Digital Beam Forming Using Software Defined Radio Based Adaptive Algorithm P. Ragasudha, B. R. Vikram, K. Sridhar Abstract— This paper presents the development of an Adaptive Digital Beam Forming (ADBF) application on Software Defined Radio Platform using Open Source GNU Radio software. Adaptive beam formers for sensor arrays are widely used in RADAR, SONAR and communications applications. This is to increase the directivity of the sensor system to the target, while suppressing the interfering signals having a direction of arrival different from that of a desired signal. Array beam forming techniques can yield multiple beams that are simultaneously available. The beams can be made to have controlled beam width or high gain and low side lobe levels. Beam-forming techniques dynamically adjust the array pattern to optimize some characteristic of the received signal. Antenna arrays using beam-forming techniques can reject interfering signals having a direction of arrival different from that of desired signal. The principal reason of interest is their ability to automatically steer nulls into undesired sources of interferences, thereby reducing output noise and enhancing the detection of desired signal. Beam forming and beam scanning are generally accomplished by phasing the feed to each element of an array so that signals received from all the elements will be in phase in particular direction. Digital beam forming is thus a powerful technique for boosting the antenna performance. The work reported in this paper is purely a software based approach where all the waveform-specific processing is implemented on host CPU. The results supporting the presented work are furnished in this paper. Index Terms—Adaptive Digital Beam Forming, Field Programmable Gate Array, GNU Radio Software, Software Defined Radio.

I. INTRODUCTION Beam forming technique utilizes an array of sensor elements to focus a receiver channel on a specific Signal Of Interest (SOI). Historically, it has been at the heart of RADAR and SONAR signal processing. RADAR beam-forming techniques are used for target detection in the presence of ground clutter and jamming signals. It is used to steer the beam to a particular direction without having to mechanical steer the antenna element. The main goal of the beam forming technique is directional transmission and reception. This can be achieved by combining the elements of the array in two ways. One of the way is the signal arrives from single and particular direction combat with effective interferences. The other way is the signal arrives from other direction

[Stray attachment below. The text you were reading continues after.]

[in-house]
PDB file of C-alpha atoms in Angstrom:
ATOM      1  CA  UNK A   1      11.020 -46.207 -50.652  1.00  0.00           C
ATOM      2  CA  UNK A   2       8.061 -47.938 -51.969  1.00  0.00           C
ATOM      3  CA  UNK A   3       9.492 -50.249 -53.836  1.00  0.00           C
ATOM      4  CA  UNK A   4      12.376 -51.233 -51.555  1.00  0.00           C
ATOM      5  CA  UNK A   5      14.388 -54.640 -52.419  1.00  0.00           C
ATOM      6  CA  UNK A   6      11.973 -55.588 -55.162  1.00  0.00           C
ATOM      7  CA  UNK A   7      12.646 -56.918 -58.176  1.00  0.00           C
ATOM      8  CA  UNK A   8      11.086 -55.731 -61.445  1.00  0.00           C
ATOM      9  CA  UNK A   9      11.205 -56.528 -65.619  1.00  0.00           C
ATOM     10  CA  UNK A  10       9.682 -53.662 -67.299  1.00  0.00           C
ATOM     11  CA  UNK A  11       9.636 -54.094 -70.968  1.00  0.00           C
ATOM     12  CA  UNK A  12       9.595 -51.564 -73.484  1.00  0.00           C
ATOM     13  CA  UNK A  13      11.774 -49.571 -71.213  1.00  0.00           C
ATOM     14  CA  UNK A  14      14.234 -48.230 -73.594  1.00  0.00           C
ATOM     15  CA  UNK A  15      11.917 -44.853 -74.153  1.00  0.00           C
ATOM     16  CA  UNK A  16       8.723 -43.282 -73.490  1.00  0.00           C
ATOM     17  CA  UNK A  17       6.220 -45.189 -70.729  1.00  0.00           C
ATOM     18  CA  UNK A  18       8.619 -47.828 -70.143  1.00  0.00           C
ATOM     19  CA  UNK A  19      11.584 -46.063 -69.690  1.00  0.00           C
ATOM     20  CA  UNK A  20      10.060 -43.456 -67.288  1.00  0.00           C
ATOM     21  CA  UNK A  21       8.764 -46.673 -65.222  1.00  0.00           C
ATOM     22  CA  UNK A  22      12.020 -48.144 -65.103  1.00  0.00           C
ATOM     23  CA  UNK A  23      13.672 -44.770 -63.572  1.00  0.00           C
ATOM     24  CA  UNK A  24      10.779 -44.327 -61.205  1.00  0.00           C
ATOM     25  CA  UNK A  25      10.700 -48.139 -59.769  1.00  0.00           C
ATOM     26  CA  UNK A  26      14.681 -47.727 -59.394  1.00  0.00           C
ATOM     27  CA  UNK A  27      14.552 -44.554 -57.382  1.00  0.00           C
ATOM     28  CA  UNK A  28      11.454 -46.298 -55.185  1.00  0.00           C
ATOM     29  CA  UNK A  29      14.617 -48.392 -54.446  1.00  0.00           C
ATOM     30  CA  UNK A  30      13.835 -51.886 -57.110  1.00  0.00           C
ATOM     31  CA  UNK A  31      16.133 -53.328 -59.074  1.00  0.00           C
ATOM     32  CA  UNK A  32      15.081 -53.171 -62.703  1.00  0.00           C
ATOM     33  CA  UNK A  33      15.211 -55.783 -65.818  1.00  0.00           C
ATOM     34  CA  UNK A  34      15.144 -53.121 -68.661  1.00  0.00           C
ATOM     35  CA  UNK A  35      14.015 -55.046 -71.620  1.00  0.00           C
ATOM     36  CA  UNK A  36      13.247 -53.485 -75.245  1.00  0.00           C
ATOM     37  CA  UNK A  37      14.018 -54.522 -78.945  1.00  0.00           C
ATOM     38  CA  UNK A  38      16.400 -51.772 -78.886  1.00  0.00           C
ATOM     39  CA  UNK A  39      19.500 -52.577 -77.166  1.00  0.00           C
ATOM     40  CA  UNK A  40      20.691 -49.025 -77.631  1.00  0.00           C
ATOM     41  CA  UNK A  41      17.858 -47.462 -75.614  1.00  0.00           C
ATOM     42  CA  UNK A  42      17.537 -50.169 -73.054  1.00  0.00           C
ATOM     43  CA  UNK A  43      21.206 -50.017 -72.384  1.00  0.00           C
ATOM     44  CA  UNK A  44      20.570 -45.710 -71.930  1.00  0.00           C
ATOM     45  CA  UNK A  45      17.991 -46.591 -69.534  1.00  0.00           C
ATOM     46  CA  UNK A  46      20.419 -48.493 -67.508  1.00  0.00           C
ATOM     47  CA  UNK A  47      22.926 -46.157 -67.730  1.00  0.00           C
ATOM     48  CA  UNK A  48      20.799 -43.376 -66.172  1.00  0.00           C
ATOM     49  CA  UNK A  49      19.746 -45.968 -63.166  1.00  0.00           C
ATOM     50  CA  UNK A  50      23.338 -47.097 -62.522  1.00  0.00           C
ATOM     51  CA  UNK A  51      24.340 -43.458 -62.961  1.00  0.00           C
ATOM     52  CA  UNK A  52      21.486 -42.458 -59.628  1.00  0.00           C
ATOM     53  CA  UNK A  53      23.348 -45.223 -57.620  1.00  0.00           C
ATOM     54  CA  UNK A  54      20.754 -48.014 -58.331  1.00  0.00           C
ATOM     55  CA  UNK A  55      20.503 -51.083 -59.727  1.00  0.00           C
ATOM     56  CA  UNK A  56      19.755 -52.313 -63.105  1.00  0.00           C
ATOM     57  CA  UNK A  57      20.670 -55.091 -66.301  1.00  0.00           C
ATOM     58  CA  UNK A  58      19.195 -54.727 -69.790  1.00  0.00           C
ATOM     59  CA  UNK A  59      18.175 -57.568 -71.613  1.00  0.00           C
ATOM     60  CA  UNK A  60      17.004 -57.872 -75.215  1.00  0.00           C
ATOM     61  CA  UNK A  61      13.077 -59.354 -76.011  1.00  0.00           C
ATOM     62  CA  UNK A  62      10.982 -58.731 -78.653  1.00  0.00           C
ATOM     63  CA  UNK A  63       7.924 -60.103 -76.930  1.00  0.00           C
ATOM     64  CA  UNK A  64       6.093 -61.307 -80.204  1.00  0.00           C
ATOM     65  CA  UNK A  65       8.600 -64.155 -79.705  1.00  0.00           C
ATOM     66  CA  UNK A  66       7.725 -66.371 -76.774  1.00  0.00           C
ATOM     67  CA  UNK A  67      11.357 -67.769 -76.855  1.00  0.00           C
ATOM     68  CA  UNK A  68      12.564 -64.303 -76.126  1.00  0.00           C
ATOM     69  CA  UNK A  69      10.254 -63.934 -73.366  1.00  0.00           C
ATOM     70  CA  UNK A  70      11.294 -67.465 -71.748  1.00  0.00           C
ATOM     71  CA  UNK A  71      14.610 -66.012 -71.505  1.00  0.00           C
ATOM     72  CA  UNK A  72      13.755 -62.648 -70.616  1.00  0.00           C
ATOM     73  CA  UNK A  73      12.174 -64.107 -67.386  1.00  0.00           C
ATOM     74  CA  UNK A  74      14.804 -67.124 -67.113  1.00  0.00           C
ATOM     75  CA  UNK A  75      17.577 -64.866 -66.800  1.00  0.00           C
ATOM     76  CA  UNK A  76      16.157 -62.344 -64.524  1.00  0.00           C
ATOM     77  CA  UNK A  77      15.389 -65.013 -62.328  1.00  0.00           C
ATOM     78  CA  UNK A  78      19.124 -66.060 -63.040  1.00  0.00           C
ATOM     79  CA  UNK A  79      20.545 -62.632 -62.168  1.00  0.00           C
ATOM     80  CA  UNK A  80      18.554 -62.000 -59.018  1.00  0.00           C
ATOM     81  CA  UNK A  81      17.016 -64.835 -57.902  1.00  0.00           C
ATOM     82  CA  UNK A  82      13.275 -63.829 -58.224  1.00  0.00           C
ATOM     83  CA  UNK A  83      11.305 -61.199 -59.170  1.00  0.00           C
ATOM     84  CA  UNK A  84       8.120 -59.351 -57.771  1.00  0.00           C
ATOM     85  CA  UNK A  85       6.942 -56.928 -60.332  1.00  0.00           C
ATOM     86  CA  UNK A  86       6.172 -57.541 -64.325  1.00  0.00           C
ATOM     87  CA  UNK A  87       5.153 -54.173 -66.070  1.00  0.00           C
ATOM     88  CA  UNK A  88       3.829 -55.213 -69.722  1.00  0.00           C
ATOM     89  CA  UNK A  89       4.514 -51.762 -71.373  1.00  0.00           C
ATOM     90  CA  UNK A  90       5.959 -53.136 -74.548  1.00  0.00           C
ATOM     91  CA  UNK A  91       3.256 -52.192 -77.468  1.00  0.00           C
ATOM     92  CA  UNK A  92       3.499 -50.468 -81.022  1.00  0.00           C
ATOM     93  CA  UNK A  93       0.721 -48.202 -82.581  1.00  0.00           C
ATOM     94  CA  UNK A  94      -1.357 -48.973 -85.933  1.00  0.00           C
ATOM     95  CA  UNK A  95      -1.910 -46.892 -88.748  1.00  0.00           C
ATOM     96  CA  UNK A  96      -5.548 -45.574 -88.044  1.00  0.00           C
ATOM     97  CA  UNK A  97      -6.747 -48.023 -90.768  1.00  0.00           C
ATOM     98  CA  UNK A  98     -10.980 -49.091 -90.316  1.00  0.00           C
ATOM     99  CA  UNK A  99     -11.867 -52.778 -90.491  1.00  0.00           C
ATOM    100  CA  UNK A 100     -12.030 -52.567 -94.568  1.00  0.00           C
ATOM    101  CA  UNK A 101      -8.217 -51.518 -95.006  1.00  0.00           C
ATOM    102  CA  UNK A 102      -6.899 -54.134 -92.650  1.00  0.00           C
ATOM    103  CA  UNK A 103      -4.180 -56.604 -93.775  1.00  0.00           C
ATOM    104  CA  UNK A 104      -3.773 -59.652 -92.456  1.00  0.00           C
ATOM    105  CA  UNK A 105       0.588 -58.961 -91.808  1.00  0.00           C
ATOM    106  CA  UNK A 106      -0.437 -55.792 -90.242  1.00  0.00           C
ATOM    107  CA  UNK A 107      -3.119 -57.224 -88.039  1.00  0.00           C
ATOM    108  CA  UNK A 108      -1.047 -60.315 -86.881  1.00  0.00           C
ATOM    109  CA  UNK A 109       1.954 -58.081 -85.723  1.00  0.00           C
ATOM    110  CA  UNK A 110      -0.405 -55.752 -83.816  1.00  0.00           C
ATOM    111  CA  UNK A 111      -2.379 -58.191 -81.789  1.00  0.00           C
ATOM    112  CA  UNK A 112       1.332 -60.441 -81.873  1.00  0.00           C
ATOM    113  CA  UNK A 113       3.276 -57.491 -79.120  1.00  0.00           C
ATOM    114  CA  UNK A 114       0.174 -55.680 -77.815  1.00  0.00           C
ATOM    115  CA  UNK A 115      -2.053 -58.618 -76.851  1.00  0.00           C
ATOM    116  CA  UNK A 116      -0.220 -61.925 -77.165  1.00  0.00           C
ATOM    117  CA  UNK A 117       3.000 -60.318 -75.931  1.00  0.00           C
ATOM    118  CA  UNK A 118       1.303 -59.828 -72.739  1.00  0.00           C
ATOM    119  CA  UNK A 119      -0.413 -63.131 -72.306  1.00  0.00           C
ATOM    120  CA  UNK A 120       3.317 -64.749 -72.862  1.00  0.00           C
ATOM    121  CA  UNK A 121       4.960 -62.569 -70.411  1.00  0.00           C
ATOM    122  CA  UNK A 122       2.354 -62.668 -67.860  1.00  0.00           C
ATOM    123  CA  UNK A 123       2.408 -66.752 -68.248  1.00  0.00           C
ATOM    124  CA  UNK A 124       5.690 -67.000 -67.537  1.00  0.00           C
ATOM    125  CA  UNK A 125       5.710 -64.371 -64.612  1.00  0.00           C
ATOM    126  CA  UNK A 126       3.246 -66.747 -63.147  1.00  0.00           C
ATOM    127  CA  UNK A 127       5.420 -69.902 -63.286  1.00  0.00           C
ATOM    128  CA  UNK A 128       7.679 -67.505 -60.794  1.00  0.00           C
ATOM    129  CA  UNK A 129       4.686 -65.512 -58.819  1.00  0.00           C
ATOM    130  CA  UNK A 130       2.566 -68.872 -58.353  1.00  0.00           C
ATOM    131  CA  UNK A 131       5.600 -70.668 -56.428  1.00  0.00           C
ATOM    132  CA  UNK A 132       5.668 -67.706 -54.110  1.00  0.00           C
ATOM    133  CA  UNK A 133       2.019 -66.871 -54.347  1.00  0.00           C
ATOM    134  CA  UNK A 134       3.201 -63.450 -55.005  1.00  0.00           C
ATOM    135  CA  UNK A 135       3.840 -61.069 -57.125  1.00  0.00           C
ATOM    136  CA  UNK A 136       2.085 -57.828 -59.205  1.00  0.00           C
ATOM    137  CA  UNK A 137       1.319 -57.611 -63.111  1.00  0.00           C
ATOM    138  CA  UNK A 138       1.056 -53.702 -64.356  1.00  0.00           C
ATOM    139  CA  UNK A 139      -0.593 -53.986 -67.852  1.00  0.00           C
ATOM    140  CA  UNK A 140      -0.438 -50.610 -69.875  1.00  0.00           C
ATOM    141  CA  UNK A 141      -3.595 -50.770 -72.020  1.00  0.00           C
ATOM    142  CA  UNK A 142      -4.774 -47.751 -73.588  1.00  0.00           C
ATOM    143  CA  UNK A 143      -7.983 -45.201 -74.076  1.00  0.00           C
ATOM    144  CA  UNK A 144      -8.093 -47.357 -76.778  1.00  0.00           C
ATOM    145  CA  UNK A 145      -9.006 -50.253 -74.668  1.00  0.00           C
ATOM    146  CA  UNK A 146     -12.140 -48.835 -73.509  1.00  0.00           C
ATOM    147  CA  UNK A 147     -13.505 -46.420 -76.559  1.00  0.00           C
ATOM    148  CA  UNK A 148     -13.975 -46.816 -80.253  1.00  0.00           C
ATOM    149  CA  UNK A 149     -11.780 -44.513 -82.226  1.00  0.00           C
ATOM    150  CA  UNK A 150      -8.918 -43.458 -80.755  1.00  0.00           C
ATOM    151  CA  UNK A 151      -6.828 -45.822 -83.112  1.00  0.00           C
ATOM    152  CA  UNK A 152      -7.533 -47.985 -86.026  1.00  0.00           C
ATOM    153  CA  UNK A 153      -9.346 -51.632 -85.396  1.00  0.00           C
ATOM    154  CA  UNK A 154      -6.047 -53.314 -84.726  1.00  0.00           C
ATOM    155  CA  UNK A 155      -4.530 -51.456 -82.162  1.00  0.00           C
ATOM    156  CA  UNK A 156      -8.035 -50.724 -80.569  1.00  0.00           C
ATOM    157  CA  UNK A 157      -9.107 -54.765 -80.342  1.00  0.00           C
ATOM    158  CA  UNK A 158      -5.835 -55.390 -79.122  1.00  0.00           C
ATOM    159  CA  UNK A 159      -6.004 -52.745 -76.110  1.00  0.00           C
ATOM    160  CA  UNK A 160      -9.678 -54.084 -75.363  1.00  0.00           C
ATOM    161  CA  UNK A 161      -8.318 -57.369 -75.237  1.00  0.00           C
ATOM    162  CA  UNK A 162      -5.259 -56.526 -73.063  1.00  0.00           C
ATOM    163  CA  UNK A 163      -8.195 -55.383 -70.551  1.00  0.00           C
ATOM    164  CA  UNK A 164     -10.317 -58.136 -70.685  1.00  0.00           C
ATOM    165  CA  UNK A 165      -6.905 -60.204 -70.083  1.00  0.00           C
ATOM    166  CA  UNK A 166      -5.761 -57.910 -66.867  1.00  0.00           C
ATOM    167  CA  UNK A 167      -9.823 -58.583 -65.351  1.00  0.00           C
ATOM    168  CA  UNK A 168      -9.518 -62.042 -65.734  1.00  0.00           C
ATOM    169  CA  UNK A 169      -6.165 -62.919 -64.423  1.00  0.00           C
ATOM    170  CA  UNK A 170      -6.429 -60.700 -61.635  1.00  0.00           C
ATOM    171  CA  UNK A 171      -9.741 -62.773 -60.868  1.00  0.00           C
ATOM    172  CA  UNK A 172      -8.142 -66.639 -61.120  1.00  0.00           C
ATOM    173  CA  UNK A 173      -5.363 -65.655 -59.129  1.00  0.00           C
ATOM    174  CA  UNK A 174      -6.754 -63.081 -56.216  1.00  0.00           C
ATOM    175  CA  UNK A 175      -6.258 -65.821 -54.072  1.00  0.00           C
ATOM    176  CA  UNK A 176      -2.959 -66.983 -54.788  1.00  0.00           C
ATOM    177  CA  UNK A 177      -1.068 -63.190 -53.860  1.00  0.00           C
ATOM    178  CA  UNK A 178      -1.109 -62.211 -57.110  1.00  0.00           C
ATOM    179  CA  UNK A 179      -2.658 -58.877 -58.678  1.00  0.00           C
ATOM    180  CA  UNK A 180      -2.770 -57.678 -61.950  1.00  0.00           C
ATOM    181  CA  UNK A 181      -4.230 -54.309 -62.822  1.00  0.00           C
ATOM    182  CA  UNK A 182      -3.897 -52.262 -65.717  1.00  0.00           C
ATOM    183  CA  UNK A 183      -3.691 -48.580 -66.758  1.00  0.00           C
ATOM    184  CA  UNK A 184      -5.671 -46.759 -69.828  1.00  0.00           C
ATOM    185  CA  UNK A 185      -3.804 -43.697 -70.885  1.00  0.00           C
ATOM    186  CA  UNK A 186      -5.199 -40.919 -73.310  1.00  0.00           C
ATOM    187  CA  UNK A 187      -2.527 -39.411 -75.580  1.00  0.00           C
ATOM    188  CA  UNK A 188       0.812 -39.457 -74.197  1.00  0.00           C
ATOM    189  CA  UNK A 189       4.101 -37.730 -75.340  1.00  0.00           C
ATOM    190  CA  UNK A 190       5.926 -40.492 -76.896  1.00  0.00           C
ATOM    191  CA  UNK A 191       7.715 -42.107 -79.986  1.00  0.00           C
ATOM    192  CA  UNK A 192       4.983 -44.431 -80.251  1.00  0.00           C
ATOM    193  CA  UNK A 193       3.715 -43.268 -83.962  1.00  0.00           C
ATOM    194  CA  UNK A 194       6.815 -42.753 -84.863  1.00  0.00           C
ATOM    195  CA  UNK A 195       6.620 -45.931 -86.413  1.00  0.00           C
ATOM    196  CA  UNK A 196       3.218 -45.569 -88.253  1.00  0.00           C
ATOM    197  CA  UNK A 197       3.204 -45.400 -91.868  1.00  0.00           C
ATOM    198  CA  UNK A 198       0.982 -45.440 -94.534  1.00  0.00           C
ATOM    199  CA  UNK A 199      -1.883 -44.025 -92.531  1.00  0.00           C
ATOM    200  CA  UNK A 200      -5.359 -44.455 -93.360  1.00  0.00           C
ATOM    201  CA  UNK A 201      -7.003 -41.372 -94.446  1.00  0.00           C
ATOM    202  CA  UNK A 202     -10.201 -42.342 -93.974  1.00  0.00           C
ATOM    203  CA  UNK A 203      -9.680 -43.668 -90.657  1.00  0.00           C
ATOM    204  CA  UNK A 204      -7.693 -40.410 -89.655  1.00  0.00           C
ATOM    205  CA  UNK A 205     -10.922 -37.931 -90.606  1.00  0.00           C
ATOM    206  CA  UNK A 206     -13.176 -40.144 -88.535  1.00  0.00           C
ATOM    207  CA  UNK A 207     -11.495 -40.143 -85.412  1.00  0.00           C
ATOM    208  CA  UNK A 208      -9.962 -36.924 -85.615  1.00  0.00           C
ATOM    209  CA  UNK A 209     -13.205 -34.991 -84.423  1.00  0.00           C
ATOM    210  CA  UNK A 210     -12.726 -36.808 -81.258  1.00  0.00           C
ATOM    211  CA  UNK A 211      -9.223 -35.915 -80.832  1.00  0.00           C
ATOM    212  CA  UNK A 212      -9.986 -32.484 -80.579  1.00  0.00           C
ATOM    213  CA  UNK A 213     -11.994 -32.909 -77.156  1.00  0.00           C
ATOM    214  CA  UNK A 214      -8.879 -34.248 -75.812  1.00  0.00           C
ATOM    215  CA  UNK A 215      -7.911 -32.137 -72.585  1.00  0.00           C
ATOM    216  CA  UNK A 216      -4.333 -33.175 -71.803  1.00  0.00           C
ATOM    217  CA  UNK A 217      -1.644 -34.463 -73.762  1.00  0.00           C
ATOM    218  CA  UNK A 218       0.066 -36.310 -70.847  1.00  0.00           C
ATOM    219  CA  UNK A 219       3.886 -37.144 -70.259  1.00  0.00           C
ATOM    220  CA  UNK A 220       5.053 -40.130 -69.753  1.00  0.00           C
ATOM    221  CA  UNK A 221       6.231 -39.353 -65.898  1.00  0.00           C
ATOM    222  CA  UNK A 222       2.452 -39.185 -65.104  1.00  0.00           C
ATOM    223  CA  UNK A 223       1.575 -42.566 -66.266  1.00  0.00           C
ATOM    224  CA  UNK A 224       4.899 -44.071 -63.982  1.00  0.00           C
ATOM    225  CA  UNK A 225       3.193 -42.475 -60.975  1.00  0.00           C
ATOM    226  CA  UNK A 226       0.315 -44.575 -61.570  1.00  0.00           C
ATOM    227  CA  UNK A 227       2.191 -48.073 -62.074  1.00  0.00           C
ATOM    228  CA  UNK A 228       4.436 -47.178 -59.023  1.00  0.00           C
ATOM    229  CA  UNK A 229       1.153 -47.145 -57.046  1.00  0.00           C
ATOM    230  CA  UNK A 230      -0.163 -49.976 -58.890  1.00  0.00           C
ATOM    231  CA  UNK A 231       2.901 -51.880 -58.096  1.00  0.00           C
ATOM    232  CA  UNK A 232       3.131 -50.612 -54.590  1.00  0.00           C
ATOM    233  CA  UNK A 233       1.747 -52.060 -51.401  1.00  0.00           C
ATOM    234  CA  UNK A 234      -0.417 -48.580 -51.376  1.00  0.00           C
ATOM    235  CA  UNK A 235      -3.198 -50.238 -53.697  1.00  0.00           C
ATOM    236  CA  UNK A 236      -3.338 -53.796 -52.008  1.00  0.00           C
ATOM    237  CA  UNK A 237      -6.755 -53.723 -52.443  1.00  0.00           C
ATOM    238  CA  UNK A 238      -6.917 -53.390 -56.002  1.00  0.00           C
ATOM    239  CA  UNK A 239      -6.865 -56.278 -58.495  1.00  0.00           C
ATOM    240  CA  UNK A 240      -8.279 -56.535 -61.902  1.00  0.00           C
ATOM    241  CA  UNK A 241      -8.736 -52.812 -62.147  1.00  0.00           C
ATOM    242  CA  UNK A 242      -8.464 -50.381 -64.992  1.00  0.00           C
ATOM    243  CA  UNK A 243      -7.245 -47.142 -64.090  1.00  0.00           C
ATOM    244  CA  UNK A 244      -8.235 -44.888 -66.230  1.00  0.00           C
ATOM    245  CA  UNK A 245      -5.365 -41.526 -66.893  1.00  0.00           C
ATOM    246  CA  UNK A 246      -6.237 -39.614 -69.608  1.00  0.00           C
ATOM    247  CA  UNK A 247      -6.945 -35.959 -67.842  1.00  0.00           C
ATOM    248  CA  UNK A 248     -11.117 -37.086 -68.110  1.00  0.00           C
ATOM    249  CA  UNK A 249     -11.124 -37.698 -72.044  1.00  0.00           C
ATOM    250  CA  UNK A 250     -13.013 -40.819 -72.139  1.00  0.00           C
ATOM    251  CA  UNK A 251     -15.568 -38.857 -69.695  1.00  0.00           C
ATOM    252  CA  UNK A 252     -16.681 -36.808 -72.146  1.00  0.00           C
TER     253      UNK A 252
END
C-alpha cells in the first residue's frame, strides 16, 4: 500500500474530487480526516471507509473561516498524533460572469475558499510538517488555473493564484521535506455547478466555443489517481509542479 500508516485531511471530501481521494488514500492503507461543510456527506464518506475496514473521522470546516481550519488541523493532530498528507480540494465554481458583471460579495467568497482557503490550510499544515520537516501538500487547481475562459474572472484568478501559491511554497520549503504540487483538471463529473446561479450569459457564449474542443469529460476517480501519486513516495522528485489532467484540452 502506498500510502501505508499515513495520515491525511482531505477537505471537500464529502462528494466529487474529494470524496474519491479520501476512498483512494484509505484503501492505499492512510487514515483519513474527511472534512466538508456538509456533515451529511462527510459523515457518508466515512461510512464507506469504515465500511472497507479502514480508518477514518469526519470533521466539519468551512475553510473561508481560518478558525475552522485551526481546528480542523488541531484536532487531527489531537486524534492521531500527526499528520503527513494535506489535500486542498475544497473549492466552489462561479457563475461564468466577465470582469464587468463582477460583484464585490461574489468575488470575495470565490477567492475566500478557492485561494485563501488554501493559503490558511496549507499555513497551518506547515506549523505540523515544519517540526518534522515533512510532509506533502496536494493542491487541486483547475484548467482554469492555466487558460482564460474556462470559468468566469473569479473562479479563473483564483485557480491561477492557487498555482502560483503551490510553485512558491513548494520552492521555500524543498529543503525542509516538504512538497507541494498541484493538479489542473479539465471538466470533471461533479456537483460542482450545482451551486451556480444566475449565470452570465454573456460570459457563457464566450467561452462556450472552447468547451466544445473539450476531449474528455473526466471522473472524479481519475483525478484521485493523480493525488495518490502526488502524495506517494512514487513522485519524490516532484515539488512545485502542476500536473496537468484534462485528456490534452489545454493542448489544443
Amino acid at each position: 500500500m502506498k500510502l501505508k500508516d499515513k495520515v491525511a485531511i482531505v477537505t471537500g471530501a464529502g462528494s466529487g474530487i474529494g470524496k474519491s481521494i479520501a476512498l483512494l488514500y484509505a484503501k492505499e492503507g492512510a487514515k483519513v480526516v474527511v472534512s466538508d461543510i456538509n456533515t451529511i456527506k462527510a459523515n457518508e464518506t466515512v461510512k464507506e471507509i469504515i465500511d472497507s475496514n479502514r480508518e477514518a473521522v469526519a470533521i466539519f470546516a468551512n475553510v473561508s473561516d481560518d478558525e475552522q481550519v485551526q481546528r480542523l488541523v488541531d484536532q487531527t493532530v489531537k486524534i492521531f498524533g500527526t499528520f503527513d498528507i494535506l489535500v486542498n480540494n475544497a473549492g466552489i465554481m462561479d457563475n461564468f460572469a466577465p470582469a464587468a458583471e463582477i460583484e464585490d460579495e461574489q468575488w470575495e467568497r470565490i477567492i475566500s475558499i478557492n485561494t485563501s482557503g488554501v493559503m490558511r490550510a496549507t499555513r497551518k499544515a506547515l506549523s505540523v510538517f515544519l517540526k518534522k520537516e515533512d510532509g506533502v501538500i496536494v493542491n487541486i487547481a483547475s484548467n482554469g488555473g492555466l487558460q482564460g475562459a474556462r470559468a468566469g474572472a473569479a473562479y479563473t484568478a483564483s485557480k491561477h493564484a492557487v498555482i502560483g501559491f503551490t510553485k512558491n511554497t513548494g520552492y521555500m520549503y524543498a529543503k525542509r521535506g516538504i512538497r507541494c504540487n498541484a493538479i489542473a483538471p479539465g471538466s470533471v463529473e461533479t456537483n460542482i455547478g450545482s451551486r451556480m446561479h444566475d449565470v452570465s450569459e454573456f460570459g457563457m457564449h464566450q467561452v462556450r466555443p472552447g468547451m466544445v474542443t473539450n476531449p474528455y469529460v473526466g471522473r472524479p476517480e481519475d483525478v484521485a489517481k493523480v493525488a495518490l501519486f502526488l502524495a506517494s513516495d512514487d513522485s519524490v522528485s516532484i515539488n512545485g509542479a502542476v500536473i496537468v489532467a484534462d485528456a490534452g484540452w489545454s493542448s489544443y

compromising with the destructive interferences. So, one can receive power from (direct the radiation towards) the desired direction (with less interference) and nullifying the interfering signal. It improves the Signal to Noise Ratio (SNR) and leads a better signal estimation. Many wireless communication applications and the other signal intelligences can get benefit from beam forming techniques. A beam forming approach is regarded as a vital solution to the challenge of increasing spectral efficiency and improving the performance of wireless communication system. The advantage includes, allowing for an increased capacity of a communications network through the use of Space Division Multiple Access (SDMA) techniques. Since a beam former can steer the look direction toward the SOI, this frees the carrier frequency for use by other resources. Also, as the beam former is focused in a particular direction, the antenna sensitivity can be increased for a better SNR, a factor that is especially important when receiving weak signals. Both reception and transmission ranges can be significantly increased with beam forming. Additionally, beam forming techniques provide reduced probability of interception of secure transmissions. Finally, signal interference is reduced due to the ability to reject interfering signals. The basic beam forming system is as shown in Fig. 1. The beam forming is achieved by the use of an array of sensors such as antenna, hydrophones and so on. The signal originating far away from the sensor array can be modeled as a plane wave. The signal received by each sensor element is a phase shifted version of the signal received by the other sensor elements. Finally an N-element beam forming system is capable of forming up to N beams. For antenna array beam forming the Least Mean Square (LMS) algorithm, one of the most popular adaptive signal processing techniques is adopted, because of its simplicity and robustness. In this paper, Adaptive Digital Beam Forming (ADBF) has been implemented using GNU Radio, which is a free collection of signal processing blocks that can be used for Radio Frequency (RF) real-time applications. It can act as a stand-alone software package or as a backend to a hardware device. Applications can be developed by using either Python or C++. As the proposed application is time sensitive and involves implementation of feedback, it is implemented in C++ and connected in Python. Currently, GNU Radio is the primary software platform supporting the drivers for the USRP on a personal computer. The USRP‟s software defined parameters (e.g. center frequency, PGA gain, interpolation factor, decimation factor, and some transmit and receive path multiplex options) can only be controlled using Python. The host device can be any kind of signal processing device that can be connected via USB 2.0 (e.g., any kind of signal